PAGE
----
Passing an ornately painted caravan that stood
unhooked beside the bustling stream, Savaana tapped its bowed ribs.

“Is all well, Grandfather?” The language she spoke was as ancient as her heritage. English was only used for the entertainment of the Gajos.

“Well enough for a gaffer,” said a voice beside her, and she jumped as the old man stepped from the darkness.

Ever surprised that he could still startle her, she shook her head in mock disapproval. “Why are you not abed?” she asked, and loosing Rey’s girth, pulled the saddle to the ground.

The old man laughed as he strode toward her, his back still straight, his figure as slim as a boy’s. “You did not think a small thing like my impending death would cause me to miss your performance, did you, Printesa Dulce?”

“Don’t say such things,” she scolded, but he laughed.

“What things should I fear to say, Printesa? That I am about to die?” He had called her sweet princess for as long as she could recall, though in the truest sense of the word she was probably not even Rom. Just a child left in haste with the Gypsy wanderers.

“You’re going to be playing your mandolin by the river’s edge for another two decades at the least,” she said.

“Whether I wish to or not?”

“Yes,” she insisted, and he laughed at her resolve.

“I am not afraid of the great beyond. Only the puny
here,” Grandfather said, and nodded toward the confines of the nearby caravan.

Despite Savaana’s worry, she smiled at him. He had been her light in the darkness for as long as she could recall. The one person upon whom she relied.

Oh, there were others. There must have been, but those memories were little more than faint wisps of her imagination, like a scent of something from a distant place. Indeed, maybe they were not even that. Perhaps what she thought she remembered were only the stories Grandfather had told her. The stories of the red-haired woman who brought her to him. An enchanting creature with a voice like an angel. She’d been draped in diamonds, he said. But when pressed, he admitted that her clothes were ragged and her eyes haunted. Indeed, he had never seen the jewels she was said to wear. That was his brother’s part of the tale. His brother whom they had buried more than a decade before. Sometimes the account included another child. A ginger-haired baby she had kept, while leaving Savaana in the care of strangers.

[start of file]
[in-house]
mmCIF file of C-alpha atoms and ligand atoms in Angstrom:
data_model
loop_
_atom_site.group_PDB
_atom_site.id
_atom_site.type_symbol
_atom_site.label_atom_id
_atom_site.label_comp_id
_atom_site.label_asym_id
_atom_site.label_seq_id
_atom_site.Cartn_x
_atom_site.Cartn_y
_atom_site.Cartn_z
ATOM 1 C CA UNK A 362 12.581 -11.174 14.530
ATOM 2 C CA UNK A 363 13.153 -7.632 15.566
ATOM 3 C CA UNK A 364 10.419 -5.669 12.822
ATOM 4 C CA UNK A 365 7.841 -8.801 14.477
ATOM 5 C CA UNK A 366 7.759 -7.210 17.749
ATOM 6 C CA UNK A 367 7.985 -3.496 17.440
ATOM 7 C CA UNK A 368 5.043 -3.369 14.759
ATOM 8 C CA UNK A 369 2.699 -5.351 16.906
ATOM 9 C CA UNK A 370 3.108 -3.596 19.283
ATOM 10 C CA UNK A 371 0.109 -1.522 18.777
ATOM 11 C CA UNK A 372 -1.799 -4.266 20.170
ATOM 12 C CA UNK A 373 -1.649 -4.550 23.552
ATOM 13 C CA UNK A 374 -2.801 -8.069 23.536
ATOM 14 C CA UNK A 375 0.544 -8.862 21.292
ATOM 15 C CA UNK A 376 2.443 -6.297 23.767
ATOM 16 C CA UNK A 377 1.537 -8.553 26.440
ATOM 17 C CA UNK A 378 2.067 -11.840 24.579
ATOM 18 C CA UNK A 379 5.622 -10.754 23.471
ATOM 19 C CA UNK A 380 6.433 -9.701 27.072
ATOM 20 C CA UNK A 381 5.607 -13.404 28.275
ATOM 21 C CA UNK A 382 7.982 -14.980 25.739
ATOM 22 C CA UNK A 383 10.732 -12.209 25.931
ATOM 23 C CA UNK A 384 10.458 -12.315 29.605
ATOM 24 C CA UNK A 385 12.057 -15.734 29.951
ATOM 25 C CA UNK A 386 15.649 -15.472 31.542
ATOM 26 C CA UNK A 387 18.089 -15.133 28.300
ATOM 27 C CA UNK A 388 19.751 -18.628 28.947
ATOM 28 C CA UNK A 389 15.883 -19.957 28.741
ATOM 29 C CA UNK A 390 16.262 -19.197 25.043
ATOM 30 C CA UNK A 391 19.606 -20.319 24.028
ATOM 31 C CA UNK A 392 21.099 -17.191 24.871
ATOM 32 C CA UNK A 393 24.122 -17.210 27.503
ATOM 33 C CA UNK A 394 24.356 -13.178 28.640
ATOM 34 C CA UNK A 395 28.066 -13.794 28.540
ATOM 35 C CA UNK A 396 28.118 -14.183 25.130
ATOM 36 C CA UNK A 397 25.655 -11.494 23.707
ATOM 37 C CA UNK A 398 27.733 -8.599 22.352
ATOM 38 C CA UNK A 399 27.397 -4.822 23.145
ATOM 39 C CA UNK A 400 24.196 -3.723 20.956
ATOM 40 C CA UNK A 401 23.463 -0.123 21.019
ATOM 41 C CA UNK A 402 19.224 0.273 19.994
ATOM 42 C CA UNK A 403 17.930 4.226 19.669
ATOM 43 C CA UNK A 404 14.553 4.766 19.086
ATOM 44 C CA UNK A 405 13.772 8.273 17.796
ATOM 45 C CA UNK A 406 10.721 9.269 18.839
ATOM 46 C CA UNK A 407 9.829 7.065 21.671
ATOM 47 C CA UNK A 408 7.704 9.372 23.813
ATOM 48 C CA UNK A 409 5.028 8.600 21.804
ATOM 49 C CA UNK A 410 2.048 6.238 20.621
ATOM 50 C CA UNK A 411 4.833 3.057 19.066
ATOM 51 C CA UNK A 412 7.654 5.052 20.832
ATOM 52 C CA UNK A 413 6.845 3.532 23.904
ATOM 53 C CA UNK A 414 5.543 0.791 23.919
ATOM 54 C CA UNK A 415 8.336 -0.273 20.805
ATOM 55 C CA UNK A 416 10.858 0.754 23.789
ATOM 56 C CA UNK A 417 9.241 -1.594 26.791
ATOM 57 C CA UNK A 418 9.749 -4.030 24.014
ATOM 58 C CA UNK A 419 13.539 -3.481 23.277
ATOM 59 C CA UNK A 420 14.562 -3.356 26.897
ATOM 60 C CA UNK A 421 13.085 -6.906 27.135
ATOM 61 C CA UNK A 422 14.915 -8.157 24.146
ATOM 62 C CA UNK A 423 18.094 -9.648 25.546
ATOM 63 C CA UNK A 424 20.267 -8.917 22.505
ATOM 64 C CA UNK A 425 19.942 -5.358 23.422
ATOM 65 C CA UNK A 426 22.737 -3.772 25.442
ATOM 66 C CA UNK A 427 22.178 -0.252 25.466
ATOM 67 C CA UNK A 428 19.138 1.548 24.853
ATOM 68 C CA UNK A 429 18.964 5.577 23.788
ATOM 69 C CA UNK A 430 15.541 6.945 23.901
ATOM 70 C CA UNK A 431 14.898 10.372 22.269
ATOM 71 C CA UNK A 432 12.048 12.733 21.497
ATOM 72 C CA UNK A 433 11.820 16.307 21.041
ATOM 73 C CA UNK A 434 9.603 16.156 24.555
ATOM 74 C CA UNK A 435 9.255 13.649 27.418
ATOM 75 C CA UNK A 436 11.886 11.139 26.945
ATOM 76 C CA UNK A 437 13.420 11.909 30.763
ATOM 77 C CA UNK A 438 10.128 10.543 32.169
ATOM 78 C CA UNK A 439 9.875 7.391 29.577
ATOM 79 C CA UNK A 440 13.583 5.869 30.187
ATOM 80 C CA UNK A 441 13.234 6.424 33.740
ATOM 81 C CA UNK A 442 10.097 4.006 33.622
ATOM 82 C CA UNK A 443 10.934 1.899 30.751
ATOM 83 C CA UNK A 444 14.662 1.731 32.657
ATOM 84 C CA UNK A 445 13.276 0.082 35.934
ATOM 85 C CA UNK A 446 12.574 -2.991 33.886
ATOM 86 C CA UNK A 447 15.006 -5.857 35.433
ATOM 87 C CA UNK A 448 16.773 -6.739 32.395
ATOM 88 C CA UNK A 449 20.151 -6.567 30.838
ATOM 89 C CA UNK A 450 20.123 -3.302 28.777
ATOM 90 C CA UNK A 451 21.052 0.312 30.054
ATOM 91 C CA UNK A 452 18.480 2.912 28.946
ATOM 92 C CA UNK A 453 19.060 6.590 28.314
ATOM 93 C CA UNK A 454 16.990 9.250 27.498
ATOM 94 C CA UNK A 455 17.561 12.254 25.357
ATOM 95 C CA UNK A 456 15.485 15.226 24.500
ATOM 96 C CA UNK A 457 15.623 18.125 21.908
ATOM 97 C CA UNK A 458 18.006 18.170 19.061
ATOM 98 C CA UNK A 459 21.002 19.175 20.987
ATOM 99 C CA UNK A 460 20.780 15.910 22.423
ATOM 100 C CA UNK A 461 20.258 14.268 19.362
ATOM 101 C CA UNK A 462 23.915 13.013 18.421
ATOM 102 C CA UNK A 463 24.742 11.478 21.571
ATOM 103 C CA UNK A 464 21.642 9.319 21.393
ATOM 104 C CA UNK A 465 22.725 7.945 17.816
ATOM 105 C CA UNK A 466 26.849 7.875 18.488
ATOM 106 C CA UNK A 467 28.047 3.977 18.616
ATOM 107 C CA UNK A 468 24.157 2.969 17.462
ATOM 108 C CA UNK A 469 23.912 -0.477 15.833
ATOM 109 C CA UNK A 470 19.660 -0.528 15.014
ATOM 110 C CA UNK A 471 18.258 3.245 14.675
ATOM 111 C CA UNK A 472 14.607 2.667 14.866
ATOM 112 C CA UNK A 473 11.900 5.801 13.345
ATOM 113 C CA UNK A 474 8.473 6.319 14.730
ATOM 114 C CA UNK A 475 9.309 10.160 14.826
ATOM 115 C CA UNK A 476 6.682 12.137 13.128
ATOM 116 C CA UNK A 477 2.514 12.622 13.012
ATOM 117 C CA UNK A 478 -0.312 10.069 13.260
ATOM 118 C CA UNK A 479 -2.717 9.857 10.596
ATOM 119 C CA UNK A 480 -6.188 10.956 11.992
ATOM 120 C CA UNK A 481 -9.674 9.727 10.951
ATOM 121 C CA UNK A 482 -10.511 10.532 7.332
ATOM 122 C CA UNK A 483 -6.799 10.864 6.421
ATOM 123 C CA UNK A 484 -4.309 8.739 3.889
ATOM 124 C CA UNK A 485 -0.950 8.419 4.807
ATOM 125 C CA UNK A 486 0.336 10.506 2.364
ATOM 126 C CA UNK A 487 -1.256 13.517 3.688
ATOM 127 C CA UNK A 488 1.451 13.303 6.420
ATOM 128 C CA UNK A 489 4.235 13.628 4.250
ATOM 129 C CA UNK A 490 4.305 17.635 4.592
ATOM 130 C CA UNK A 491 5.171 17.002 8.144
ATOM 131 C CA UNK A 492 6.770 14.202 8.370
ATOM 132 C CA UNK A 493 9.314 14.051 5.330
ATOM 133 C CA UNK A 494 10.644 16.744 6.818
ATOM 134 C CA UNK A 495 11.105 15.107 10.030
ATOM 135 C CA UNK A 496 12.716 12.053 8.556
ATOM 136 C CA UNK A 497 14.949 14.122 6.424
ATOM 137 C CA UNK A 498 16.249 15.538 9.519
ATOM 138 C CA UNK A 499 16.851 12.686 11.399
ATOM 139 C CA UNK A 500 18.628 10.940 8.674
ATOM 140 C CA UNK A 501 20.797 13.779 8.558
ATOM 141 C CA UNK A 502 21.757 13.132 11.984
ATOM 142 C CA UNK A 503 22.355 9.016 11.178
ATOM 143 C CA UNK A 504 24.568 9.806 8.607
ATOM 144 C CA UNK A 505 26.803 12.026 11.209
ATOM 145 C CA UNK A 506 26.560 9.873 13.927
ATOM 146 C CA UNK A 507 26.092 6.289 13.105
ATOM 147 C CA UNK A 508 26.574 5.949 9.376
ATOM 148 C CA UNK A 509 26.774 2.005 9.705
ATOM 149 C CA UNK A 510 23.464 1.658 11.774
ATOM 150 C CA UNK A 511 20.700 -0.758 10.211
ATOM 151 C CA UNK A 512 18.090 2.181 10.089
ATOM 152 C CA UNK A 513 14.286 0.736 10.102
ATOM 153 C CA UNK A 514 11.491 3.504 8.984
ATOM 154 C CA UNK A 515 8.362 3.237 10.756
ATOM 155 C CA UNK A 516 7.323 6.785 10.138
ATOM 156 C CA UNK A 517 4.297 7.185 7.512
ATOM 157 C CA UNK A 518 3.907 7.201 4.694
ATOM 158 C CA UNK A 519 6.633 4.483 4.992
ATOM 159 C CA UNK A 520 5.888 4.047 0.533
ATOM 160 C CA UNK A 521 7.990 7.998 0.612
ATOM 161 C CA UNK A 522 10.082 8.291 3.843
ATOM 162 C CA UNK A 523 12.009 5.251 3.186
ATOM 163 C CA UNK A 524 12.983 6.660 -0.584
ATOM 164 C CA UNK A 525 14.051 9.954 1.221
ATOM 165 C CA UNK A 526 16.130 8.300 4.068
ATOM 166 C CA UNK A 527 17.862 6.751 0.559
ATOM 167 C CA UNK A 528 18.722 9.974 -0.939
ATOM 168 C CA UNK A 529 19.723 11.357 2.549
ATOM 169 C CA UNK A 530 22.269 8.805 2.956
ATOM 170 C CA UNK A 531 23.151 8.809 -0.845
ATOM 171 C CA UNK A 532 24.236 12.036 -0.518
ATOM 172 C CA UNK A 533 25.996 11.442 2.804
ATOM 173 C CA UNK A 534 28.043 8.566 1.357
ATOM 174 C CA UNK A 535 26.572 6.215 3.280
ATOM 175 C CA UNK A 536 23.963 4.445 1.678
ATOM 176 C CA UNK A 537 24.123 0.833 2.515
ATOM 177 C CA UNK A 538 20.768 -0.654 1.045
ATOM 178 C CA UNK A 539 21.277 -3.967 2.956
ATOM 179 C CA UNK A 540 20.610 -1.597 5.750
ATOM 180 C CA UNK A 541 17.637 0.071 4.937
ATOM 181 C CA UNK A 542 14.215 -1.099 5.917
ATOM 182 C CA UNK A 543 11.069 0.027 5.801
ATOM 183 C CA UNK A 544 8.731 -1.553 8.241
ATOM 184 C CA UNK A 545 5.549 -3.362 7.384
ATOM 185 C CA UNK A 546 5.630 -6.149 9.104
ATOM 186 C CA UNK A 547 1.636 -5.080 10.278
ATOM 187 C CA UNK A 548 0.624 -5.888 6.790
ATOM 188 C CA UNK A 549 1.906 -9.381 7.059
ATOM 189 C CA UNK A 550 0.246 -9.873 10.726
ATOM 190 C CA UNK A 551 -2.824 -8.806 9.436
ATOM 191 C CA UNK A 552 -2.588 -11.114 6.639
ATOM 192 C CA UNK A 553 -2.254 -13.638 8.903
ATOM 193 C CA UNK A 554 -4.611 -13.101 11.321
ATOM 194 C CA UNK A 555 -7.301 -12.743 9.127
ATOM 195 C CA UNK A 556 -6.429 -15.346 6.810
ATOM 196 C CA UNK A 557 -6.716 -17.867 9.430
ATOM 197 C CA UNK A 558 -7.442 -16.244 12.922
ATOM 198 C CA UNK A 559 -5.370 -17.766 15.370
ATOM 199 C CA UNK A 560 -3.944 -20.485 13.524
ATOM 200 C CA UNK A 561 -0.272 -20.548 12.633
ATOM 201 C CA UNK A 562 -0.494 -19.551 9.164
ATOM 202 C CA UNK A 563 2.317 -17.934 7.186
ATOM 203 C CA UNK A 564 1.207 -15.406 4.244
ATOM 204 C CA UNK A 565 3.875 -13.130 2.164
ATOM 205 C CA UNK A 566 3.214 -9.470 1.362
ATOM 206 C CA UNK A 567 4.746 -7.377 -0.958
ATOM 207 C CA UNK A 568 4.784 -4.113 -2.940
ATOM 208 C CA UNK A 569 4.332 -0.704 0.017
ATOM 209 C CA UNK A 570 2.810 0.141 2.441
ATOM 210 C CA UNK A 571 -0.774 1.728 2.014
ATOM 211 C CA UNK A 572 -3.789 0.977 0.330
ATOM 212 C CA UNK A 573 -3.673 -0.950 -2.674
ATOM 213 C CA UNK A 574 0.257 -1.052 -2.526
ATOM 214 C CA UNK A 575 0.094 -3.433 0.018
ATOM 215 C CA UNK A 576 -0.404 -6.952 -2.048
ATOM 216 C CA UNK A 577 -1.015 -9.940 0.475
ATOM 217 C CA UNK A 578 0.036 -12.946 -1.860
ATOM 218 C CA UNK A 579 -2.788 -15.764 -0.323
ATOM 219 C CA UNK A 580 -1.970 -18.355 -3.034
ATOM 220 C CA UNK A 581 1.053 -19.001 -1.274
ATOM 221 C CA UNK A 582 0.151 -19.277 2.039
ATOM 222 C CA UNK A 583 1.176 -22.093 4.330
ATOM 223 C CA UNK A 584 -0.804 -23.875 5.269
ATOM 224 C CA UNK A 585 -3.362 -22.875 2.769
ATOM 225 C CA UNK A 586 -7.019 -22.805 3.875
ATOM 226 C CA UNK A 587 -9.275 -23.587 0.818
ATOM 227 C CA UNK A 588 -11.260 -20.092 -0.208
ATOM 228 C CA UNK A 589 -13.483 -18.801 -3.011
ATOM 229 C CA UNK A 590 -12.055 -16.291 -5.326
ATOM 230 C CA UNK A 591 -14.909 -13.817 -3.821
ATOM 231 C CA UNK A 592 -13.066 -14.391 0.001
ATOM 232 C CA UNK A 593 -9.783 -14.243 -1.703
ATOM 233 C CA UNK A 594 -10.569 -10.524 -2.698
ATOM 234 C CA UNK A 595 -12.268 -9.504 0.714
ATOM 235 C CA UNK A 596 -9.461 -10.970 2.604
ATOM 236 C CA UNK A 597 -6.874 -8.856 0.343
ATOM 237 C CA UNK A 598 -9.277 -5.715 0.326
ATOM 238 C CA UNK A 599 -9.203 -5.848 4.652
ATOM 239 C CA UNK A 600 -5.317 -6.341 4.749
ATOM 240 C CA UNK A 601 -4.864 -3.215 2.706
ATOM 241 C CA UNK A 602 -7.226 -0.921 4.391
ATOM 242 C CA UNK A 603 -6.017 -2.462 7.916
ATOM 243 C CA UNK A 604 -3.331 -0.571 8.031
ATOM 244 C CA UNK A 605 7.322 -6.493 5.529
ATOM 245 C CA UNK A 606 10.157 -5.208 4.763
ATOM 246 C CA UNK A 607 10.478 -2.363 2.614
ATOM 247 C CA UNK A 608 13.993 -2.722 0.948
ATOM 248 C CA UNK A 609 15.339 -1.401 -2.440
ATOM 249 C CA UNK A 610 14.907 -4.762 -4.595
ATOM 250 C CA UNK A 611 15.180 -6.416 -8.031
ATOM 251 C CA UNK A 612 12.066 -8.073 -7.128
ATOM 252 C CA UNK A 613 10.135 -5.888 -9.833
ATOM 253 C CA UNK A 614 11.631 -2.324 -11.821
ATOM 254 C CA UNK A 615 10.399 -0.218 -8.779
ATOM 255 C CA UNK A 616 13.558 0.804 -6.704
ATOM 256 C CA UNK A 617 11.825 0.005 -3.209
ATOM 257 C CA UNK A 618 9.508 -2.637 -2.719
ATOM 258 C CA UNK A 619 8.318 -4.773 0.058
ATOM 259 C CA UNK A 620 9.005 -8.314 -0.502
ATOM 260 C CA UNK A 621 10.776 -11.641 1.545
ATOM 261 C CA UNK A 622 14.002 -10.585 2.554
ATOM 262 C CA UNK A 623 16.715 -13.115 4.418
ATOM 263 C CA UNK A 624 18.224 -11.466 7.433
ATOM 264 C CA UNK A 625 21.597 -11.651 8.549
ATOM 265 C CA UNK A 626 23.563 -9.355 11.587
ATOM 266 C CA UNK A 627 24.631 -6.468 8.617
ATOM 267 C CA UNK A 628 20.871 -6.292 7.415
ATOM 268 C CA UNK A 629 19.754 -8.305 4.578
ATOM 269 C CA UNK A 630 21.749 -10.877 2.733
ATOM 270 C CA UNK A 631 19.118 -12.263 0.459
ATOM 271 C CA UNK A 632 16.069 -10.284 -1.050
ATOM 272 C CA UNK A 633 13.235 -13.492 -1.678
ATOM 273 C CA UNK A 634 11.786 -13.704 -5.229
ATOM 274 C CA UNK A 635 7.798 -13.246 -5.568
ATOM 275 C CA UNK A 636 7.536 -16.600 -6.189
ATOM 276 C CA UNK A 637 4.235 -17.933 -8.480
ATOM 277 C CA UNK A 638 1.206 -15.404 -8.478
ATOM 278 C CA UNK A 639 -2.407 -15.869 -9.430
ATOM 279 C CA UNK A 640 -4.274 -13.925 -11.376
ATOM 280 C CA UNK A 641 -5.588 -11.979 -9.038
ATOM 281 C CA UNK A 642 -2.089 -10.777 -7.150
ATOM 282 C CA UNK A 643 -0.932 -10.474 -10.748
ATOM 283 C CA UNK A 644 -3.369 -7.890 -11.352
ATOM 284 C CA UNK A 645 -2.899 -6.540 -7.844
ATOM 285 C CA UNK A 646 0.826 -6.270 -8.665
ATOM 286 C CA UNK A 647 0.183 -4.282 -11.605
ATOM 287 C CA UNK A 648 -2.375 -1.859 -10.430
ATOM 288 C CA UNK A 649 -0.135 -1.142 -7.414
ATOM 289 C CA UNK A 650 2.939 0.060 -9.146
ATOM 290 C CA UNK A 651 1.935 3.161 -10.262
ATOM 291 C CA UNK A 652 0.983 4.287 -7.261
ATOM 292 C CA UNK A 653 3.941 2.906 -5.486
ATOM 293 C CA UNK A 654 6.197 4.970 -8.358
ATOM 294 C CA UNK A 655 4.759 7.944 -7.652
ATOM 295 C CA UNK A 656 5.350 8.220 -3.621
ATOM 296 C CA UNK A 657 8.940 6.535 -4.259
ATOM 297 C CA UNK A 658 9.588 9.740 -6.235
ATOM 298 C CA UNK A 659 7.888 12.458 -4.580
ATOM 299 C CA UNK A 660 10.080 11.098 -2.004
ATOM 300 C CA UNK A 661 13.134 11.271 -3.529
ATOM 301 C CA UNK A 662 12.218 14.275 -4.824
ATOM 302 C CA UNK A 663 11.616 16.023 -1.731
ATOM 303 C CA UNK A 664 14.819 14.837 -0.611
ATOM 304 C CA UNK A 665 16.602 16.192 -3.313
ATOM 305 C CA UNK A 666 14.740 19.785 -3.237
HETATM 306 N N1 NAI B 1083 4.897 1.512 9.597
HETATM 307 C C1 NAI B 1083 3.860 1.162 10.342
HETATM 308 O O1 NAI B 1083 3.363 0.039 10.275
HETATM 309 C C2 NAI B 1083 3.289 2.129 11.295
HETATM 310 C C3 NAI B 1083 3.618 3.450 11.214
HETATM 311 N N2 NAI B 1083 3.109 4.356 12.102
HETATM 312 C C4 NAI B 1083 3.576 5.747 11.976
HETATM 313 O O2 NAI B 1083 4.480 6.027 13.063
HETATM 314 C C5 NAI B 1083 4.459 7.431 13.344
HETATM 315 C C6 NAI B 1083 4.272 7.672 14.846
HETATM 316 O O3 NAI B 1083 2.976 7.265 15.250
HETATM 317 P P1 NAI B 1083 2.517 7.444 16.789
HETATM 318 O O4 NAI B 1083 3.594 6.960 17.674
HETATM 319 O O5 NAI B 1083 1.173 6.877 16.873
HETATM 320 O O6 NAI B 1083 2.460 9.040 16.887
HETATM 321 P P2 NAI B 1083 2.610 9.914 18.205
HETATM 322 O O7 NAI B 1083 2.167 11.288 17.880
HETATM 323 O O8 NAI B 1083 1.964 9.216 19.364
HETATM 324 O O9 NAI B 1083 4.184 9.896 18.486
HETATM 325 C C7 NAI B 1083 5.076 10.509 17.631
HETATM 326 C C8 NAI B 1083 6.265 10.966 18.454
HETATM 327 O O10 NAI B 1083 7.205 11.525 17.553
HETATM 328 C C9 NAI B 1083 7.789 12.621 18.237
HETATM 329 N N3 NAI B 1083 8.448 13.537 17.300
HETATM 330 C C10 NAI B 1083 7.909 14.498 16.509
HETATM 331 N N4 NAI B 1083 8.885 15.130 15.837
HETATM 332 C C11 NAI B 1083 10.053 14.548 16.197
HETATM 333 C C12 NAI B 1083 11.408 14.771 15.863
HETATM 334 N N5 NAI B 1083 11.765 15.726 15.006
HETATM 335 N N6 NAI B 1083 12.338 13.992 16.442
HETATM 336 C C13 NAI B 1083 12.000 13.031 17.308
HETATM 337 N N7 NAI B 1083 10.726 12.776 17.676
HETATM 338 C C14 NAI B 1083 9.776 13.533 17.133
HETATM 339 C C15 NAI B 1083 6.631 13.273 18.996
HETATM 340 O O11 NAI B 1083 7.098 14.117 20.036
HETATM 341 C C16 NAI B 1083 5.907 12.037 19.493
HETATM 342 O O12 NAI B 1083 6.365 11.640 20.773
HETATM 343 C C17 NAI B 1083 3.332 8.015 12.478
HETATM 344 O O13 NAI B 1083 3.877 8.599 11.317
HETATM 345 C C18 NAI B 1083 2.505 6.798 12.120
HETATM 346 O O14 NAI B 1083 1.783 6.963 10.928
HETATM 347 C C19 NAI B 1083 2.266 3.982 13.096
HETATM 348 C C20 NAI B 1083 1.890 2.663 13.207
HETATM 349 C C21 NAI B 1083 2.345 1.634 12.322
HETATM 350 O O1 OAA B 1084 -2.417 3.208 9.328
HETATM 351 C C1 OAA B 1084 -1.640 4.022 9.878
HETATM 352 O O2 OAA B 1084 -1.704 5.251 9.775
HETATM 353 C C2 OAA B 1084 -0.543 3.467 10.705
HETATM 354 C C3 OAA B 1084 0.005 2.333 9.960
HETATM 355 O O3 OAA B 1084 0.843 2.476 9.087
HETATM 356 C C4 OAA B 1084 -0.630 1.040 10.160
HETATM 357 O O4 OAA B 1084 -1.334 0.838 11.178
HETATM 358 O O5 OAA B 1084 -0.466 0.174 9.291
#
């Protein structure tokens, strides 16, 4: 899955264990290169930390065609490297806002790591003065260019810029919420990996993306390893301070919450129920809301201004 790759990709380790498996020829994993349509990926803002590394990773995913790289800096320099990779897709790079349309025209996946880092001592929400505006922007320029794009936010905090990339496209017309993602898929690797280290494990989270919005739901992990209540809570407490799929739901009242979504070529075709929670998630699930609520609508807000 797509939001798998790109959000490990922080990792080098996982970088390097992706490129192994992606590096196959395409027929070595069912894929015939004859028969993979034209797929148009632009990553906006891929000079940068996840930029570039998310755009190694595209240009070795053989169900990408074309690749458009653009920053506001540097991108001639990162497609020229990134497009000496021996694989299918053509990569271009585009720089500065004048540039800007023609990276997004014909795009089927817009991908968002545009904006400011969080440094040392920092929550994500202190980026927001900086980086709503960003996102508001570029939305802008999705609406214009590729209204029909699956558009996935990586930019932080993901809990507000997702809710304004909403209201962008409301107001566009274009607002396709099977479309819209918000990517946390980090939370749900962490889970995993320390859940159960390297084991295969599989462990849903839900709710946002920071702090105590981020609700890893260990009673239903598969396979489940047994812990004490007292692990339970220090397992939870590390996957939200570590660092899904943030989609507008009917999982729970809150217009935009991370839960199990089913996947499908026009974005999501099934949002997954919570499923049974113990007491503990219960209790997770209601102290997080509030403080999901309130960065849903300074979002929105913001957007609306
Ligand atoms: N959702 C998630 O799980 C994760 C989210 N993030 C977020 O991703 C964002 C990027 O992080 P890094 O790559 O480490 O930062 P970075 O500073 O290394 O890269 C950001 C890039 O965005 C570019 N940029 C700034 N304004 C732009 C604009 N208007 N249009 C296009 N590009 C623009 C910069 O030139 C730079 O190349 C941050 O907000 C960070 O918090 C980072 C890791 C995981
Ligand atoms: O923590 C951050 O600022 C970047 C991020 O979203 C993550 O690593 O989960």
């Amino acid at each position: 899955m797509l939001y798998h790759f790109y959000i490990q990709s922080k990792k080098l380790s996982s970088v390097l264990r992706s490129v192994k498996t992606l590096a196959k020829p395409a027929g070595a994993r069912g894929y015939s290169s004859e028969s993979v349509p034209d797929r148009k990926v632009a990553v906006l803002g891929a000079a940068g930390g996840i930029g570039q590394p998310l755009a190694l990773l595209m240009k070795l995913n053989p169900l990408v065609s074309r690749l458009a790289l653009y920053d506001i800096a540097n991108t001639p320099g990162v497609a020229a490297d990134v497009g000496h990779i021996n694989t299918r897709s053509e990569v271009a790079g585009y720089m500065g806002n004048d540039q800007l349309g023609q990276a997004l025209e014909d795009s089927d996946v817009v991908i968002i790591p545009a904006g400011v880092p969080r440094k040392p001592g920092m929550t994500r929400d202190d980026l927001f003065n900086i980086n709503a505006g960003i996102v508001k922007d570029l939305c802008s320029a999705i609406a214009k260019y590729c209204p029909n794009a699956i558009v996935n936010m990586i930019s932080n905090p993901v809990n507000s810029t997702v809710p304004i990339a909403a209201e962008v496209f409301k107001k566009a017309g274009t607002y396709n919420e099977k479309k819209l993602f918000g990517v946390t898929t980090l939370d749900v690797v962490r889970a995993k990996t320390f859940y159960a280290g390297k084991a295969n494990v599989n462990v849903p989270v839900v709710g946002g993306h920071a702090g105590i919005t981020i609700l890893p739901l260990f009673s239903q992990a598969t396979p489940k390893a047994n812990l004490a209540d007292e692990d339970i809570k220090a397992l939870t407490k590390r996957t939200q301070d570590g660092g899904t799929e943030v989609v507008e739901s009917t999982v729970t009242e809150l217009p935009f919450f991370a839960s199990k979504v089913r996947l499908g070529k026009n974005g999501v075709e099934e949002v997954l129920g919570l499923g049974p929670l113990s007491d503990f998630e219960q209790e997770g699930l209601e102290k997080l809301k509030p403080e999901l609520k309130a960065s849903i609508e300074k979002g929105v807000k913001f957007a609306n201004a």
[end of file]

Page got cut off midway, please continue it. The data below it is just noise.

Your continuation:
“The nights are becoming chill,” she said now, and pushing the painful questions aside, allowed Rey to graze while she tugged the old man’s collar around his scrawny neck. “You should be resting.”

“I said
death. Which means I am not yet ready to lie down and—” he began, but even as he said the words, he coughed, bending nearly double with the paroxysm.

Worry gnawed at her. She was not the poor ingenue portrayed by Carlotta’s brave character, but that was all because of him. His generosity, his caring, his courage. “Get inside now,” she said once the coughing had ceased. “I’ll fetch your tonic.”

His scowl had frightened more than one Gajo who had pursued her too boldly, but to her, he was simply the personification of love, despite his grumpy demeanor. “I need no damned tonic,” he snarled.

“The physician said—”

“Physician!” He spat, and with his disgust, pride returned to his craggy features. “Charging you a king’s ransom for naught but a thimbleful of spirits. We do not need him. He does not know the way of the Rom. A tincture of wild cherry bark stirred in a warm draught of brandy is what will put me on the mend. Not some bland Gajo syrup.”